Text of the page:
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Porshe Case Study

Autor:   •  November 4, 2015  •  Case Study  •  1,076 Words (5 Pages)  •  501 Views

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Porsche Case Study

Shelly Huff

        The defining problem in this case study is clearly growth.  Porsche wants to grow in several ways.  One way that they would like to see growth is the number of female buyers.  While the Cayenne did lure more women to the brand, the hope is to develop a new model that will appeal to both men and women to further attract a higher percentage of females, as well as male buyers new to the brand.  Another way Porsche would like to see growth is within their dealer network.  In several states, Porsche lost almost 50% of their dealers.  The idea is to gain some of that percentage back.  The question is, what steps can Porsche take to attract more women to the brand and increase their dealer network to achieve the growth they are seeking.  I have I identified two possible solutions.

        The first solution that I propose would be to develop a hybrid in both the Boxster and the Cayenne.  People are becoming increasingly environmentally conscious and are concerned about their carbon footprint.  Hybrid cars are becoming increasingly more popular and sought after.  There would be several advantages for Porsche if they were to develop a hybrid.  The Boxster and the Cayenne are the models that have most appealed to female buyers.  Developing a hybrid in these two models would not only attract more women to the brand, it would also succeed in luring more males to the brand.  A hybrid would appeal to the demographic of the male buyer who views his car as an escape but feels some guilt at owning the brand.  Developing a hybrid would help alleviate some of the guilt the buyer, both male and female may feel about owning a Porsche.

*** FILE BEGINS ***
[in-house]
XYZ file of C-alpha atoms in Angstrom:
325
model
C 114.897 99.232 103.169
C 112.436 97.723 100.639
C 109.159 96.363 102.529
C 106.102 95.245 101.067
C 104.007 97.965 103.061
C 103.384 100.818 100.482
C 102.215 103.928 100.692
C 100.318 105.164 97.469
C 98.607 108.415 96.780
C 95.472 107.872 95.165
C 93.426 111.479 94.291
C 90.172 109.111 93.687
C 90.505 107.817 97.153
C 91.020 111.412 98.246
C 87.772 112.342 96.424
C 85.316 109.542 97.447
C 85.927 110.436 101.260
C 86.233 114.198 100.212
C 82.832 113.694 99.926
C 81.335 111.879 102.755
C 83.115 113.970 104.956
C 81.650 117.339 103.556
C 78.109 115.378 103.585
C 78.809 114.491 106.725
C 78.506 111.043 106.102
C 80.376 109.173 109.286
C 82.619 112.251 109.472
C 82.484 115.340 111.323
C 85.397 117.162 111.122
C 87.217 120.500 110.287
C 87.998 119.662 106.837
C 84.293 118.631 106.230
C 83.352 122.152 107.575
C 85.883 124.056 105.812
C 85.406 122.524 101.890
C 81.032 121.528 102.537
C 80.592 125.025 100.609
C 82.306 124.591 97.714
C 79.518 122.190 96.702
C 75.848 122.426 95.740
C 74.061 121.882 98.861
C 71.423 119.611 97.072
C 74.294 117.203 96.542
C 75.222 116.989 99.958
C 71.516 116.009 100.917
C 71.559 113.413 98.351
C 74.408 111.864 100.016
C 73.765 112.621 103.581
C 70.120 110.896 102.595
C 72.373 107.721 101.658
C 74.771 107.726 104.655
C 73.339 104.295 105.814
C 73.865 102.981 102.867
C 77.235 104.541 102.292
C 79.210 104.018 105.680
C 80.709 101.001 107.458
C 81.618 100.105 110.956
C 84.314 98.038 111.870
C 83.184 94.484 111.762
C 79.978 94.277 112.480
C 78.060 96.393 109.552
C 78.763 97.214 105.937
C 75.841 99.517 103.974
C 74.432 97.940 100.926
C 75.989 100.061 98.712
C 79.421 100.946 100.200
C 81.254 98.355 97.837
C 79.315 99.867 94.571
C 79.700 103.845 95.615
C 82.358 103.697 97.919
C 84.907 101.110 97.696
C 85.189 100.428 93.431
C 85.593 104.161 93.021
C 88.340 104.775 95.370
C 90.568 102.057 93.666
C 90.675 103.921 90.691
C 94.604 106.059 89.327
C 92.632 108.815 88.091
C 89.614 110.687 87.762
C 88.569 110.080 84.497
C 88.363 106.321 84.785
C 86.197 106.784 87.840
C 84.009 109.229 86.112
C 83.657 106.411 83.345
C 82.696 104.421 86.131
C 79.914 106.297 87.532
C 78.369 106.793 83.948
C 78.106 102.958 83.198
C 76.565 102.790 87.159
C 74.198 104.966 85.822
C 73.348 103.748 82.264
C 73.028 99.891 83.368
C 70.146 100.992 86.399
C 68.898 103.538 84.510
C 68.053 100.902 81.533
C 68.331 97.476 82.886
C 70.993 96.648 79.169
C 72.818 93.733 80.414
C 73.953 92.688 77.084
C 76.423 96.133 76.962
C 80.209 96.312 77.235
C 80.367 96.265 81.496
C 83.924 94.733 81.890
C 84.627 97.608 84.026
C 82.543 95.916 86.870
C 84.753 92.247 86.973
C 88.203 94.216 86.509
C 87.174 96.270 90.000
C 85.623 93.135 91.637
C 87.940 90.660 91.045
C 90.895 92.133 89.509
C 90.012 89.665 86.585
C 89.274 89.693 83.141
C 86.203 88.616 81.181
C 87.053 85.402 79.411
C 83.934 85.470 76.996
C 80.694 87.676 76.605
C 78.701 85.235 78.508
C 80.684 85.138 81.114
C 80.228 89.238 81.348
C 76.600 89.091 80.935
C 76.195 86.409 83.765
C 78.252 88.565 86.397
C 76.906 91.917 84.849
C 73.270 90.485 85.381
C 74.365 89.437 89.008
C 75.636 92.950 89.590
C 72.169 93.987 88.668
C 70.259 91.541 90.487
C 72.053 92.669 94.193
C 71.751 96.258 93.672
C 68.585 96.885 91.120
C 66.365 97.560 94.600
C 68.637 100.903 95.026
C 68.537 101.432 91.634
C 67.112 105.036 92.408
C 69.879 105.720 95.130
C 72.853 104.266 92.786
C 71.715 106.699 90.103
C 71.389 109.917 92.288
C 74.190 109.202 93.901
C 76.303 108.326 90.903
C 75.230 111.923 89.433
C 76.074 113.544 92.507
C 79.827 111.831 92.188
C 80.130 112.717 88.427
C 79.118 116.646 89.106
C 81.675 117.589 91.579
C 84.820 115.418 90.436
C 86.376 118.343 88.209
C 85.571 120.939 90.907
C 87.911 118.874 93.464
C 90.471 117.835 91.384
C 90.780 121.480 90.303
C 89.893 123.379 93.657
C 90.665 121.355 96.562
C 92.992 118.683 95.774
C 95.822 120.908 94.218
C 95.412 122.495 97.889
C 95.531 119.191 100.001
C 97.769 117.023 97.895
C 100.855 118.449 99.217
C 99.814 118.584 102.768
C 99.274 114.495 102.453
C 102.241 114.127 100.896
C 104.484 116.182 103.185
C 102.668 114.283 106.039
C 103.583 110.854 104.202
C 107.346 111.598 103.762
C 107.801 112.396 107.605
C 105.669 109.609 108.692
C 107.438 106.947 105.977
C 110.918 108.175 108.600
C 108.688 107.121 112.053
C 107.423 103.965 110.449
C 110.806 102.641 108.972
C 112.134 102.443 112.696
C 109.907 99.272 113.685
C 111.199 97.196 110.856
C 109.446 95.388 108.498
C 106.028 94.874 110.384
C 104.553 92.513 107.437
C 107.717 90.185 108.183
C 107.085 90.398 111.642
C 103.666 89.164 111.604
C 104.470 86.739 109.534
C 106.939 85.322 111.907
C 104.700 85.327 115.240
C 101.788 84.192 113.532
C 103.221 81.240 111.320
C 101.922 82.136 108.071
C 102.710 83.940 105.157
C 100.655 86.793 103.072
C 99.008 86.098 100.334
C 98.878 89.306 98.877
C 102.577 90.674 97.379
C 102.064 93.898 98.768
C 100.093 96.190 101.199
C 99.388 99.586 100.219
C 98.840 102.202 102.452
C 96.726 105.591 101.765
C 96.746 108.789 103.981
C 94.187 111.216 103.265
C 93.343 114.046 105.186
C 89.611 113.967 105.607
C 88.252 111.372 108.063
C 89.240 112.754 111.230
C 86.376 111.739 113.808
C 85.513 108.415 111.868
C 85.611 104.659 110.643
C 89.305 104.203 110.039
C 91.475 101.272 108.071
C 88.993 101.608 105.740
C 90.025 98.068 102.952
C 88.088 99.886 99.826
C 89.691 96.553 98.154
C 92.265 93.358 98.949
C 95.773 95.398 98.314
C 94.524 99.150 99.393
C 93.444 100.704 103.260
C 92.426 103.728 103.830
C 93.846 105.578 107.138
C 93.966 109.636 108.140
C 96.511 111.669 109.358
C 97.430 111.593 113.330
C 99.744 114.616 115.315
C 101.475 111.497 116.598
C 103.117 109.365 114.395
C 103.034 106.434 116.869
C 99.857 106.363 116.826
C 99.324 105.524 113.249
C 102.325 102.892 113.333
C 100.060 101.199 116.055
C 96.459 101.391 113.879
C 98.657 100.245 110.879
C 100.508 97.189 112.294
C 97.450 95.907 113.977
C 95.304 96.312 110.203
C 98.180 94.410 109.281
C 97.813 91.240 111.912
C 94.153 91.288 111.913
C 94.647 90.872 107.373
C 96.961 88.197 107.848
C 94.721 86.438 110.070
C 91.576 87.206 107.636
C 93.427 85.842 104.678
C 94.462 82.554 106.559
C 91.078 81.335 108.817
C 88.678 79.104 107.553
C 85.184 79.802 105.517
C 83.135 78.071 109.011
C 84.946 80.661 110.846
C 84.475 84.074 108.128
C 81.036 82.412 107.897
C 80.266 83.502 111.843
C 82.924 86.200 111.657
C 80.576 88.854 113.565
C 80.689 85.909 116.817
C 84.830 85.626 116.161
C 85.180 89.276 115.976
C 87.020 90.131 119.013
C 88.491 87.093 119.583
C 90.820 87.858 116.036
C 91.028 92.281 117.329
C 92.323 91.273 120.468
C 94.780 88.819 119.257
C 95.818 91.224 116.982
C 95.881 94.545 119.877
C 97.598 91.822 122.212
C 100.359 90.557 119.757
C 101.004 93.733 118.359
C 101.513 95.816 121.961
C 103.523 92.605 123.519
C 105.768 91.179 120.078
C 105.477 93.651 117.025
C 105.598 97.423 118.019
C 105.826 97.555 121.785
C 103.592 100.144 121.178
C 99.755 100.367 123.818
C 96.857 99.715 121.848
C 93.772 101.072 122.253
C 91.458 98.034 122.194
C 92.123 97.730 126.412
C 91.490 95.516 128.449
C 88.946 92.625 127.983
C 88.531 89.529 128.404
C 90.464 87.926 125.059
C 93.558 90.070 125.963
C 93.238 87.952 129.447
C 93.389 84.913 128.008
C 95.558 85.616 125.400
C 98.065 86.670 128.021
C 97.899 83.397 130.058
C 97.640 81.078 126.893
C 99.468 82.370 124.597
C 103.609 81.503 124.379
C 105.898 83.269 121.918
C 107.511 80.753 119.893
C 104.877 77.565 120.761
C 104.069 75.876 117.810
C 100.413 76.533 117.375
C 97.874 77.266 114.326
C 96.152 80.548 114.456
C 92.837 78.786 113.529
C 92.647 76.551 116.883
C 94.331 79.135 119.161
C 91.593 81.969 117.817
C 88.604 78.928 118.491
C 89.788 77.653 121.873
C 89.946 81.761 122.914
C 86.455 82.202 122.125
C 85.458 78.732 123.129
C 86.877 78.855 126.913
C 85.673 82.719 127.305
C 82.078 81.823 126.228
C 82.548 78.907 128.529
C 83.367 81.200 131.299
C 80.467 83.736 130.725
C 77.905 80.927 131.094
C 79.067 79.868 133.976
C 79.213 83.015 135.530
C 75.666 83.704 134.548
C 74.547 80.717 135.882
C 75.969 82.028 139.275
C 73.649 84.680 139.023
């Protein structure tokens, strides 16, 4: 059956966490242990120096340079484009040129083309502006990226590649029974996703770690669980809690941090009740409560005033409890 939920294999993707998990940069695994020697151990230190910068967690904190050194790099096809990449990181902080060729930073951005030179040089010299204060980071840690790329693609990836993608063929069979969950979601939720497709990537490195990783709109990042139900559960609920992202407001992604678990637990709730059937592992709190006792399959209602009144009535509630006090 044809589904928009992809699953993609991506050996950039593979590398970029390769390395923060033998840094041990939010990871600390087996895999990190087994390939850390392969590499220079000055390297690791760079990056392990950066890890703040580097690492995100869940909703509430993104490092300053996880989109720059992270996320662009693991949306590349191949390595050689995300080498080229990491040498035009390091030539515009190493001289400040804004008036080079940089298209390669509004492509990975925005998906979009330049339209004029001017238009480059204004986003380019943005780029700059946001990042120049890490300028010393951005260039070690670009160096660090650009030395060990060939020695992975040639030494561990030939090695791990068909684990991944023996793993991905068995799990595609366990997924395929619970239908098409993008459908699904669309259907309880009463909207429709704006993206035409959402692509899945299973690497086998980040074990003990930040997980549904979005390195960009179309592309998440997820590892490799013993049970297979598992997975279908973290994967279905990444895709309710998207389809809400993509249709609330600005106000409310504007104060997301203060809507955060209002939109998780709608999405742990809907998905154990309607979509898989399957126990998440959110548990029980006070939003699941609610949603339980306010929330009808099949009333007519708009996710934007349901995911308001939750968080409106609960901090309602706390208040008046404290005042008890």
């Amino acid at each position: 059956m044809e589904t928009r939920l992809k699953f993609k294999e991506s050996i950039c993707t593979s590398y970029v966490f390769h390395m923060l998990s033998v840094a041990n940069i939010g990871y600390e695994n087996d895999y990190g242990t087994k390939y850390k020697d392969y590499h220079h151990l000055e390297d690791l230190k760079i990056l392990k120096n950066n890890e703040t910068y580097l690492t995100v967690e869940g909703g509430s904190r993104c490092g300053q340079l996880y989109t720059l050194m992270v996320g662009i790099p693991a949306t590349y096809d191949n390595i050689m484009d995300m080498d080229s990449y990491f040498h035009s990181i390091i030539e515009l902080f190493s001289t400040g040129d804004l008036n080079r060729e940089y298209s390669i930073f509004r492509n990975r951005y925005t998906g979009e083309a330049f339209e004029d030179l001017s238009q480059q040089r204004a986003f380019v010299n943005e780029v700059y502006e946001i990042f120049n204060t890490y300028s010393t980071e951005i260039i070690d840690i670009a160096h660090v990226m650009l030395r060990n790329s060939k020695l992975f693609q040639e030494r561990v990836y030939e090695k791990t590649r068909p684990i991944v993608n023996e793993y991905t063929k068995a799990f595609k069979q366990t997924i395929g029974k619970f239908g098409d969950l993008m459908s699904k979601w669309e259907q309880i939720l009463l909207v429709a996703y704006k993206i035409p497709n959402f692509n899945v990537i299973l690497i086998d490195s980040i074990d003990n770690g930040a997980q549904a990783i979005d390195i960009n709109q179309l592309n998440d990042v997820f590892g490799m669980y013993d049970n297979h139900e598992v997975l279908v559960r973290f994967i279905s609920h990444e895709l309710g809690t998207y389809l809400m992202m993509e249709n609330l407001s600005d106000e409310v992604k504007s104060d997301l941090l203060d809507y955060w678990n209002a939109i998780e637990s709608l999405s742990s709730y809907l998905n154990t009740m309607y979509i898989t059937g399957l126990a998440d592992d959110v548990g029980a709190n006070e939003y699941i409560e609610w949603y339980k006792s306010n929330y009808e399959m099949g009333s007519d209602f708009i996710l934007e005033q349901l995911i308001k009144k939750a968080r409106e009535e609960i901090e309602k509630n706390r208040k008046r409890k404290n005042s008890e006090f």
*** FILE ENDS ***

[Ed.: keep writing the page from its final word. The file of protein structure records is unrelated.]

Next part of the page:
Another advantage would be the cost.  Due to the fact that the models are already designed and currently in production, developing a hybrid would mean modifications to existing models.  Modification is much less costly than developing a new model.  In addition, these two models already appeal to several demographics of buyers, modifying these two models to make them hybrids will expand their attractiveness within these demographics.  The attractiveness of a hybrid will also appeal to their dealer network.  California, Georgia, Massachusetts, Michigan, and Washington are all states in which Porsche lost over half of their dealers.  These states are all some of the most eco-friendly states.  Having a hybrid version would assist in bringing dealers in these states back into the Porsche fold.

        Of course, there are disadvantages associated with this idea.  One of the primary disadvantages is that Porsche has a very loyal fan base.  Porsche loyalists do not like change to the brand and that may be an issue with developing a hybrid.  In addition, there could be some loss in performance.  Porsche prides itself on the performance level of their vehicles and a hybrid may not perform the way a non-hybrid model would.  A final disadvantage would be that hybrids typically have higher rates of depreciation.  This means that a hybrid model would probably not have the high resale value that is usually associated with the Porsche brand.


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